I don’t want to name that app as clearly every person needs a coffee so same goes for developers, but by consent – I meant the app ask to show personalised ads if I change my IP address to California(California Laws) and the option doesn’t popup on other IP addresses. The reason is the Google Ads system.
@Anonymous 6:01 a.m. is referring to the recent Apple change which is different. With the latest policy change done by Apple, if an app(e.g. Facebook) wants to personalise your experience “based on what you do on other apps”, then it would need to ask for it.
This article is saying Developers need to disclose the data they need or collect, the same thing which is already present in iPhones, enabled last year under app store PRIVACY LABELS.
The option you highlighted on screenshot only intruct apps to not use advertising ID, in other words its the same as Do Not Track, in other words pointless. The apps can still personalize ads and even the reset option is half baked, because apps get notified when advertising ID resets. The permission for this behaviour is titled as ADVERTISING ID NOTIFICATION and would be visible in Google Play Store app info and works in every smartphone – Samsung or not. And that’s why although resetting advertising ID is a way to prevent personalization, its not perfect because apps get notified when ID resets.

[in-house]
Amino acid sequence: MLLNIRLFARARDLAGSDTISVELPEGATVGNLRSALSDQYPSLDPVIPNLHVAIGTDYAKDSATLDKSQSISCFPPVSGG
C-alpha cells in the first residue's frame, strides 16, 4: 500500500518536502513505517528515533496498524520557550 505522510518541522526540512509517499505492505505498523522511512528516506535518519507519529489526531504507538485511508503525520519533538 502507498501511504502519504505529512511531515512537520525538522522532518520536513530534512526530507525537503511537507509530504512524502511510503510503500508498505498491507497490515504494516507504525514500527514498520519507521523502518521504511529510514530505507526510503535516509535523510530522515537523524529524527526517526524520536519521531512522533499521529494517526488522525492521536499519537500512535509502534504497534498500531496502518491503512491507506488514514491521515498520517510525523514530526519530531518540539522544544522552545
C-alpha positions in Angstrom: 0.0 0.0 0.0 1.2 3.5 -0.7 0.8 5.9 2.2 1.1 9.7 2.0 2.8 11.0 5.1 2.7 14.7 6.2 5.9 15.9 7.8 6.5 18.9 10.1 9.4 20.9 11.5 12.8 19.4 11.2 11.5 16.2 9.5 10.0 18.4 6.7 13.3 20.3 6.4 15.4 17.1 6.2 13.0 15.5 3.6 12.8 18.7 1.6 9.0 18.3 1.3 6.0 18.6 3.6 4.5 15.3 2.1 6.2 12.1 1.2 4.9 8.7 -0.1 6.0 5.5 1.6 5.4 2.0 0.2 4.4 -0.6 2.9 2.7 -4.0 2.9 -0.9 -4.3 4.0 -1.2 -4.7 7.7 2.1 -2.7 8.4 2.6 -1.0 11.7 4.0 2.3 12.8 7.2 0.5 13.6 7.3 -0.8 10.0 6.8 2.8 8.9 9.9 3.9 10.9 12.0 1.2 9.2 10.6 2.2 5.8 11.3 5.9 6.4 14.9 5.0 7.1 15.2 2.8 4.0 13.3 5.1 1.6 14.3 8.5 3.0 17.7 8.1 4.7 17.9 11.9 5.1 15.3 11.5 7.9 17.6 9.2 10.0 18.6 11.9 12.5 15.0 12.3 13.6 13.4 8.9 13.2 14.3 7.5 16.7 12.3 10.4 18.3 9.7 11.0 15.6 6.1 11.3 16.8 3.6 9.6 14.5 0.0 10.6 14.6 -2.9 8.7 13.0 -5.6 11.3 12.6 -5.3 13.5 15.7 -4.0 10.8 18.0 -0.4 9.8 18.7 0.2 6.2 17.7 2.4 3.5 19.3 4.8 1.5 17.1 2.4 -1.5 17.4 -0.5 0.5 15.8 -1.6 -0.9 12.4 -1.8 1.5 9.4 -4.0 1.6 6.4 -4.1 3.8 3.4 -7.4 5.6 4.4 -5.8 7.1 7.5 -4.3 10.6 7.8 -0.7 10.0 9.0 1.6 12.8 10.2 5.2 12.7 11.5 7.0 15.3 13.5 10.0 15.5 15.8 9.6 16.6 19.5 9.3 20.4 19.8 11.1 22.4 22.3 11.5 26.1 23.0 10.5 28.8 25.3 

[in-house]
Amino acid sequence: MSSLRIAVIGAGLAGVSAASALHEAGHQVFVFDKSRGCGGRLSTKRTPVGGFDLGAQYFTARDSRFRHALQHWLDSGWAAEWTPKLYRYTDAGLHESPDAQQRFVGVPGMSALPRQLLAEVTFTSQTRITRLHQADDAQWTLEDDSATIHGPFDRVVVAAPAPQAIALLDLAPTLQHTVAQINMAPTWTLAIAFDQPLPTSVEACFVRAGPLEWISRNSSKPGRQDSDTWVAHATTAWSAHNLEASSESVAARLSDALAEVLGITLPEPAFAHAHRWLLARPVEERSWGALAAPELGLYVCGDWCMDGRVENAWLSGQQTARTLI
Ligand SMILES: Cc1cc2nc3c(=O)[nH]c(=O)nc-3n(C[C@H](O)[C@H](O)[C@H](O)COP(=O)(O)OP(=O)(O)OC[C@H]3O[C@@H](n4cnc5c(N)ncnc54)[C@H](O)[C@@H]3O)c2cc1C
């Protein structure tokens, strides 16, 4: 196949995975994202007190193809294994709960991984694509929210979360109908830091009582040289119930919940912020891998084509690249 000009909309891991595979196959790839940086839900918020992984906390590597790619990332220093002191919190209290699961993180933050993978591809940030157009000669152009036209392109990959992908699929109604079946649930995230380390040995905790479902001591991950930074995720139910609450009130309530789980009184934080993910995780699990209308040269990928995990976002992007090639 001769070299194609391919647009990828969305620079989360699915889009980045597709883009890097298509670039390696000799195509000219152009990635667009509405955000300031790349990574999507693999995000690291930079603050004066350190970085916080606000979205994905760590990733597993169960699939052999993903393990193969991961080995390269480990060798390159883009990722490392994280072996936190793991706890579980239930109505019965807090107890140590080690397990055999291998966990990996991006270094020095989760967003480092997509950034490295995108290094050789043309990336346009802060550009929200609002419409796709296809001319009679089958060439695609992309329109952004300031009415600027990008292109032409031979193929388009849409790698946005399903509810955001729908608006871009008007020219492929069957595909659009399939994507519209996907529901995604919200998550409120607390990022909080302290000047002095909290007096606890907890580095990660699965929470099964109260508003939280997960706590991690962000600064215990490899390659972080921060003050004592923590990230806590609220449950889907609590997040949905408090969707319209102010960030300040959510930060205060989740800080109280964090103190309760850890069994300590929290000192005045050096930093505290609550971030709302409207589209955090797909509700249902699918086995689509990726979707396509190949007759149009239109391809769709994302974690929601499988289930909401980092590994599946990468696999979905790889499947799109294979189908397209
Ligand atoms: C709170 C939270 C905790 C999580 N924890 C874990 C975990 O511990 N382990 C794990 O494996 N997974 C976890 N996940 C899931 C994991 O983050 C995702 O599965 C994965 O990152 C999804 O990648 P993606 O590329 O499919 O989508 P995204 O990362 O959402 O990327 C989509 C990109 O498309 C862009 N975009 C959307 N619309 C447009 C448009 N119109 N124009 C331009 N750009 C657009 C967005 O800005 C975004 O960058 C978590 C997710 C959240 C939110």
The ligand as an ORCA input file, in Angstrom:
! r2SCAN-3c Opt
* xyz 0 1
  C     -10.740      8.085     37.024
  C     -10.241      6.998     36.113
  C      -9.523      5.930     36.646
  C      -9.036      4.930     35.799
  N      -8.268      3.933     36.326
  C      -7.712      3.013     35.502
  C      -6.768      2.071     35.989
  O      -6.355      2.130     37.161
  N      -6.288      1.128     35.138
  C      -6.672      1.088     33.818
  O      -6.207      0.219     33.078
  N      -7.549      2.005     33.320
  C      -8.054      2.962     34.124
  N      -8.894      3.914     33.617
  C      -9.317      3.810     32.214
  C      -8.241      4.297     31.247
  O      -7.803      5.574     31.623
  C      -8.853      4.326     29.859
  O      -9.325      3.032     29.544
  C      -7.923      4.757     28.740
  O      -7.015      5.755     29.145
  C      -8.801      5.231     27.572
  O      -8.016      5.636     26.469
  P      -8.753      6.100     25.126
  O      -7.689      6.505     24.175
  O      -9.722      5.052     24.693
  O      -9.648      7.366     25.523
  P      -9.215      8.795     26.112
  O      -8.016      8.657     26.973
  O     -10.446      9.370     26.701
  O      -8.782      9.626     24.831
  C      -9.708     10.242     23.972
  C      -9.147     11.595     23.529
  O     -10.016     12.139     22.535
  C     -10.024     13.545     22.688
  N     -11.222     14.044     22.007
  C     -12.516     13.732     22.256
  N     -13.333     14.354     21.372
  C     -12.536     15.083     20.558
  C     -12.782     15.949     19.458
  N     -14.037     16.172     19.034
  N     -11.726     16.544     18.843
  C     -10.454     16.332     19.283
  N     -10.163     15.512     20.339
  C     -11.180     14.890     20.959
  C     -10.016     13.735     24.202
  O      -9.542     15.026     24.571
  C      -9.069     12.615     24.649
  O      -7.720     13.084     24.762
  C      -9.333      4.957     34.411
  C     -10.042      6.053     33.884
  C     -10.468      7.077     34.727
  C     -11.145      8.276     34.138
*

This all means Google is way behind Apple(not that Apple’s privacy settings are perfect but two years ahead of Google).
And all this means ads in other apps would remain same regardless of that opt out option(Opt out is a joke anyways), and ads in Youtube depends on Google account ads personalization setting.
@Yuliya said on May 7, 2021 at 10:19 am
That page in your picture (https://i.imgur.com/msmMZDE.png) disappears, as does the “Google” option, when you disable Google Play Service in couple of generations old Android, and also saves a lot of battery, I don’t know what the heck it is doing causing the battery to discharge so fast with it ON but it must be busy phoning home all the time.
Global toggle? Lol, height of stupidity. Better to trust a ravenous lion not to bite your head off than Google to do anything that will inhibit its ability to spy and track you and steal your data.
Irrespective of what Google claims they do not check apps before they go on the PlayStore.
Some developers, maybe most, will at best be disingenuous with the information they give and others will just omit/lie about the data they collect.
Google will only take action on apps that are reported to be breaking the rules, and then only when the app(s) are WIDELY reported by news sites etc
All Android permission, including Internet access, need to be DENIED by default.
The announced changes are still streets behind what IOS is doing.
“Google is a joke” – what is the contacts app called please? I would like to check it out.
The open-source contacts app that stores your contact information outside of Android’s contact system is called OpenContacts. The app is available via F-Droid here:
The source code is available here:
What if they lied? I really hate it… Those liar deserve in jail, or worse, something worse.